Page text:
A beginner's guide to orienteering
Get started with orienteering. Blog by John Warren of Wimborne Orienteers.
As temperatures soar, it becomes increasingly tempting to cool off in the water. While there are some risks with outdoor swimming, it can be done safely, and you can have a lot of fun, if you follow these guidelines from the experts at Outdoor Swimmer magazine.
Outdoor and wild swimming has become increasingly popular over the past few years.
When you see the length of the queues and the crowds in the water at your local swimming pool whenever the sun comes out, the attraction of the peace, space and freedom of open water becomes obvious. Outdoor swimming can be a wonderful activity for all the family and at all ages, so long as you take appropriate precautions and understand the hazards.
1. Remember, except for lifeguarded beaches, most outdoor swimming spots are unsupervised so you have to take full responsibility for your own safety.
2. Compared to your local pool, most outdoor swimming spots will have colder water. This may cause cold water shock and may reduce your ability to swim as your muscles cool down. Therefore, always enter the water gradually and stay within your depth with your head out of the water until you feel comfortable with the temperature.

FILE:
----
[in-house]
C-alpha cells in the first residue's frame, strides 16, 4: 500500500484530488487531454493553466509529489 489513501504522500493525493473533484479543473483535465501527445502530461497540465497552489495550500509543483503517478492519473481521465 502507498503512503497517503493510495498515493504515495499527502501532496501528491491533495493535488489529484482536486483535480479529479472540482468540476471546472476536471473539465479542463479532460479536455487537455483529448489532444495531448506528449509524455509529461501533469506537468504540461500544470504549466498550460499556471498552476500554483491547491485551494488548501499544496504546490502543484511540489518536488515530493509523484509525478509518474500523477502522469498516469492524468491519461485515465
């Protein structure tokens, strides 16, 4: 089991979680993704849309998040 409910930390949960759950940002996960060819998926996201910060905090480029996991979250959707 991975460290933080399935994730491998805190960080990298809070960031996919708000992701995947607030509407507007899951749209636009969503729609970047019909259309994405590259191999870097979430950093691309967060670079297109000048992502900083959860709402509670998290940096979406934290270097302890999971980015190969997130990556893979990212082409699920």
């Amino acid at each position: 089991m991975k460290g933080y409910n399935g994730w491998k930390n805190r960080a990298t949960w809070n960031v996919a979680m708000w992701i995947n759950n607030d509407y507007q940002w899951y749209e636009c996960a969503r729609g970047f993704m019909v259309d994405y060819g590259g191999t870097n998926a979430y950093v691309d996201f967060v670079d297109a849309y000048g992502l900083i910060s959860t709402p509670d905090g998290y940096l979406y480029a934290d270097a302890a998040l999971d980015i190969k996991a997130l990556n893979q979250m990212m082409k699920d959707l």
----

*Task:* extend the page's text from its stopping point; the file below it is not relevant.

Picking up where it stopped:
3. Before entering the water, ensure it is easy to get out again!
4. Also, before entering the water, make a note of any hazards such as the current, jagged rocks, sudden changes in depth and underwater obstacles.
5. Consider swimming in a wetsuit, which will keep you warmer and prevent you from sinking.
6. Consider swimming with a towable floatation device. This will help other people see where you are and also give you something to rest on if you get cramp.
7. Never swim alone.
Around the UK there are lots of semi-secret places to swim. Luckily, these places have been discovered and shared in several wild swimming books and also online on the wild swim map. Any of these are excellent sources of information for swimming spots. Once you’ve got the bug, you can become more adventurous and start poring over maps for bends in rivers and other blue spots that might mark potential swimming locations.
If you’re looking to take your first steps into open water, Outdoor Swimmer has produced a free “Escape the Pool” guide.
Sadly, people drown in open water every year, so do please treat the water with respect, stay within your limits and never mix alcohol and swimming.
Founder & publisher
A frequent and enthusiastic outdoor swimmer who has swum the length of Coniston, Windermere and the Solent. He started Outdoor Swimmer (H2Open at the time) after realising that there was no publication dedicated to the fast-growing audience of outdoor swimmers.
Contact Simon on firstname.lastname@example.org